Essays on taxation and investment
Author(s)Edgerton, Jesse (Jesse James)
Massachusetts Institute of Technology. Dept. of Economics.
James Poterba and Jerry Hausman.
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This thesis consists of three essays that examine the impact of tax policy on firms' decisions to invest in productive capital. The first chapter uses newly-collected data on transaction prices of used construction machinery to examine the impact and incidence of recent tax incentives for investment. Theory predicts that incentives applying only to new investment should drive a wedge equal to the value of the incentives between the prices of new machines and equally productive used machines. The estimated effect of recent "bonus depreciation" incentives on the size of this wedge is close to zero. The total supply of machines, however, is highly price elastic. Together, these results suggest that the effectiveness of tax incentives that succeeded in stimulating investment demand would not be blunted by inelastic supply, but that the most recent set of tax incentives did little to stimulate investment demand. The second chapter documents the prevalence of losses among US corporations in recent years and examines their implications for the effectiveness of tax incentives for investment. Results suggest that asymmetries in the corporate tax code made recent bonus depreciation tax incentives about 5% less effective than they otherwise would have been. Recent declines in the ratio of cash flows to assets made bonus depreciation as much as 24% less effective than it otherwise would have been. Thus, recent losses can explain only part of the observed ineffectiveness of bonus depreciation.(cont.) The final chapter estimates the response of dividend payouts to a 2003 dividend tax cut using a new control group of unaffected firms. Dividend payouts by real estate investment trusts rose sharply following the tax cut, even though REIT dividends did not benefit from the cut. It appears that the surge in aggregate dividend payouts subsequent to the tax cut was driven primarily by an increase in corporate earnings. Evidence from the tax cut thus provides little support for the claim that dividend taxation creates large distortions to firm investment decisions or large efficiency costs.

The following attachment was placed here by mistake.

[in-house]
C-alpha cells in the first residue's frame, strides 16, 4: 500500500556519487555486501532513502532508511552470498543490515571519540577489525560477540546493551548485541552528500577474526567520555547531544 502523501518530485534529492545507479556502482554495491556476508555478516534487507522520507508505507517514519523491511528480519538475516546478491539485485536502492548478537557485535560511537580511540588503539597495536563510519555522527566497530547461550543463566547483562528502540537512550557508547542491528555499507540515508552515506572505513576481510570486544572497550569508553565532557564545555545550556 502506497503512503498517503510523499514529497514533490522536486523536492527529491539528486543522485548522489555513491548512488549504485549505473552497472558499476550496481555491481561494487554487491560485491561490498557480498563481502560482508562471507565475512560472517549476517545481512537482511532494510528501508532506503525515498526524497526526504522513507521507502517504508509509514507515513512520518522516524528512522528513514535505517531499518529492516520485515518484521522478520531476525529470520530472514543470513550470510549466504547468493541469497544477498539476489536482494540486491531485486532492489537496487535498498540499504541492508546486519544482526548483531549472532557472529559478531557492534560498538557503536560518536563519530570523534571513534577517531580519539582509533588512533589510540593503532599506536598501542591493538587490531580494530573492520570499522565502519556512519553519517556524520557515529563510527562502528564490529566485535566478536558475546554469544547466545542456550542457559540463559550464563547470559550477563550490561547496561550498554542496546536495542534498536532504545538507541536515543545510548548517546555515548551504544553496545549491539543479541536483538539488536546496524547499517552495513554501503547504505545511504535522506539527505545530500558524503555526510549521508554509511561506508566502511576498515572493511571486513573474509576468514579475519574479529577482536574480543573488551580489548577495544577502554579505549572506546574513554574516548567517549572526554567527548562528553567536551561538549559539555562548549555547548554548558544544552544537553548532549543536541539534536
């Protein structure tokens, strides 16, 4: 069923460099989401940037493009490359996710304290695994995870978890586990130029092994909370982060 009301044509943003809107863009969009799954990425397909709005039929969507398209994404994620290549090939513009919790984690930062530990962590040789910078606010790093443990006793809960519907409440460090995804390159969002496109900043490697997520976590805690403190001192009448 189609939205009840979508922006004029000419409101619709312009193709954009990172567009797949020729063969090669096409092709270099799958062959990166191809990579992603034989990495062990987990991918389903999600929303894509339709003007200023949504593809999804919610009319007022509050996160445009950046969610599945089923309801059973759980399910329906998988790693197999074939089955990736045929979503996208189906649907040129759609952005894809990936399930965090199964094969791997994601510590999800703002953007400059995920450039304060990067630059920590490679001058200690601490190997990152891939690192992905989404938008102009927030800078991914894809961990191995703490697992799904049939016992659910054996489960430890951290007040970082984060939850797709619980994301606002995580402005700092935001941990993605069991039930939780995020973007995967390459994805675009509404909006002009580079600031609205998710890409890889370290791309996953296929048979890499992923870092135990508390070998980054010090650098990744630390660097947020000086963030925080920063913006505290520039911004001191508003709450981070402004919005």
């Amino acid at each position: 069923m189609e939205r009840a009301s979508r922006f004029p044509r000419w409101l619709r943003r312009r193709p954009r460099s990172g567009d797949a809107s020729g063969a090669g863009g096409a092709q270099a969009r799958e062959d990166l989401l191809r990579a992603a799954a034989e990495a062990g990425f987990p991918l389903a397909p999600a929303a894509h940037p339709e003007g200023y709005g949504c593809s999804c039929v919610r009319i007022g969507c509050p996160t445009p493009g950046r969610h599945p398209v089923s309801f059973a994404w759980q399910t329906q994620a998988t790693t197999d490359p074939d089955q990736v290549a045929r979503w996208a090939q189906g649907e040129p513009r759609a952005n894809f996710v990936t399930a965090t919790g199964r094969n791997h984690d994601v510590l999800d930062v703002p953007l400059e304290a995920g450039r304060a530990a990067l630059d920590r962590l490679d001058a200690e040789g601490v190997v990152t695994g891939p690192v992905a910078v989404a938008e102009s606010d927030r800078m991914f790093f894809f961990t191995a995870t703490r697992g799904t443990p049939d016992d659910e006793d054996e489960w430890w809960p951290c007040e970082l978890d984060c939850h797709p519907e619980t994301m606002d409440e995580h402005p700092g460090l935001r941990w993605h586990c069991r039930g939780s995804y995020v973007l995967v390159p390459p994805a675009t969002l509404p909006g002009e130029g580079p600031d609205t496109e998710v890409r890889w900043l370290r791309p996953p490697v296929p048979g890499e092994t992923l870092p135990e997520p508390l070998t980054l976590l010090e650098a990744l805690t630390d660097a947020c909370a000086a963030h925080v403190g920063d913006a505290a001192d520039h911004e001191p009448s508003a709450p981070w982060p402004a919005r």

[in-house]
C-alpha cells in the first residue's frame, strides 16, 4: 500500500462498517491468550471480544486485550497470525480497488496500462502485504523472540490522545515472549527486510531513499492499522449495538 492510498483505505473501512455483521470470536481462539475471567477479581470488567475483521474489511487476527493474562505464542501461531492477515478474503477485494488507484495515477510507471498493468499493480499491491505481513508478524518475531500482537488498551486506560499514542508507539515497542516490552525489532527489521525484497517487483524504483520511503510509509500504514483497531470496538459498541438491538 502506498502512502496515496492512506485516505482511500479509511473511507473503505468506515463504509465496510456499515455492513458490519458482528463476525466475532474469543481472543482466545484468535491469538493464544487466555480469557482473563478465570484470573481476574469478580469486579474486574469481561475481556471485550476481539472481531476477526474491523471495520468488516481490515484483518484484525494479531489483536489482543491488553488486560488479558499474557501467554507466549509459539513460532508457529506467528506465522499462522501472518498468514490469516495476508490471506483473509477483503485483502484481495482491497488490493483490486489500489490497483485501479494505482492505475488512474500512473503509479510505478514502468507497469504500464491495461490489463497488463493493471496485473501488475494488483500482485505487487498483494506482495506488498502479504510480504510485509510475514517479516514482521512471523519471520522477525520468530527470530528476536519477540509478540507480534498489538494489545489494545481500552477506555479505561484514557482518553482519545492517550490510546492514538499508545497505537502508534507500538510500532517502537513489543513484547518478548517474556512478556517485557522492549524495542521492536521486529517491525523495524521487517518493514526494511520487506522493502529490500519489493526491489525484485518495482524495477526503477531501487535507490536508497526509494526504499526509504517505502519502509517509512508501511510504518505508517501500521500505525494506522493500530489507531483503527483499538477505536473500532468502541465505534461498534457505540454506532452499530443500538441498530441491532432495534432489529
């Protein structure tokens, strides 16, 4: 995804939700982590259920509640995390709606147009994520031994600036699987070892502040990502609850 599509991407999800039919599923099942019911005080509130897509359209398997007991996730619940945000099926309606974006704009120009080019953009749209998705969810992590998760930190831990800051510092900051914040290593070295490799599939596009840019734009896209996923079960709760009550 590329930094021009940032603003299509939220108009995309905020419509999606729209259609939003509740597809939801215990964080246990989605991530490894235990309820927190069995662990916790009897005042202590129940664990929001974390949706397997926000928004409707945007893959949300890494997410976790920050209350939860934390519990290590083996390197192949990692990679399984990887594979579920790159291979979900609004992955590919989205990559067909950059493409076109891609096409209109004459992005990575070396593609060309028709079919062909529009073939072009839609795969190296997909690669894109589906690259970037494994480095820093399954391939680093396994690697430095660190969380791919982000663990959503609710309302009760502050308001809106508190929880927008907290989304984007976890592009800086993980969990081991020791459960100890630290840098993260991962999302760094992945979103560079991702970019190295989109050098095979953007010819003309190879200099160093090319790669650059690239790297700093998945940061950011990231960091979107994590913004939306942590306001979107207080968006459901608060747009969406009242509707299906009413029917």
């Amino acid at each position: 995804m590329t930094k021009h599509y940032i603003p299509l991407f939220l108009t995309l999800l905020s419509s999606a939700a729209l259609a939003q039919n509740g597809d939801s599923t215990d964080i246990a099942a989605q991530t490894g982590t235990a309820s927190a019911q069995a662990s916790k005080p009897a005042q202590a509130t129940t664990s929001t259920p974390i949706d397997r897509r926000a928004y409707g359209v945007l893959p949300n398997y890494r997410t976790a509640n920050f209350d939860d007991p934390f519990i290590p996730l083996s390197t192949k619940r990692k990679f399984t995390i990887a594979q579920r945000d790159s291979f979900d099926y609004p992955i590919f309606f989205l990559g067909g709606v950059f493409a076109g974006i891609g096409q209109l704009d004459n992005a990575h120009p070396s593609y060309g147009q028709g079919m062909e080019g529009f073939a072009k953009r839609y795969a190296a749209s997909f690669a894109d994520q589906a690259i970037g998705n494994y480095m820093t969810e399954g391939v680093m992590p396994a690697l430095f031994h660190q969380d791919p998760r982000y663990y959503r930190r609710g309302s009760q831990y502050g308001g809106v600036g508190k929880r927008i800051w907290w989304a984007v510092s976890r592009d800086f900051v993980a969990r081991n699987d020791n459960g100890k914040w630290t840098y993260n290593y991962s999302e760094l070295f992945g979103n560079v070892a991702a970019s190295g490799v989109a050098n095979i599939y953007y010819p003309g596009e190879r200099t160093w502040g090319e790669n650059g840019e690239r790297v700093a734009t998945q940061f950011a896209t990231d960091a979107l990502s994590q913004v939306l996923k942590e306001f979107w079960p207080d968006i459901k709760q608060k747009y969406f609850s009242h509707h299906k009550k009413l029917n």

Thesis (Ph. D.)--Massachusetts Institute of Technology, Dept. of Economics, 2009.This electronic version was submitted by the student author. The certified thesis is available in the Institute Archives and Special Collections.Includes bibliographical references (p. 141-147).
DepartmentMassachusetts Institute of Technology. Dept. of Economics.
Massachusetts Institute of Technology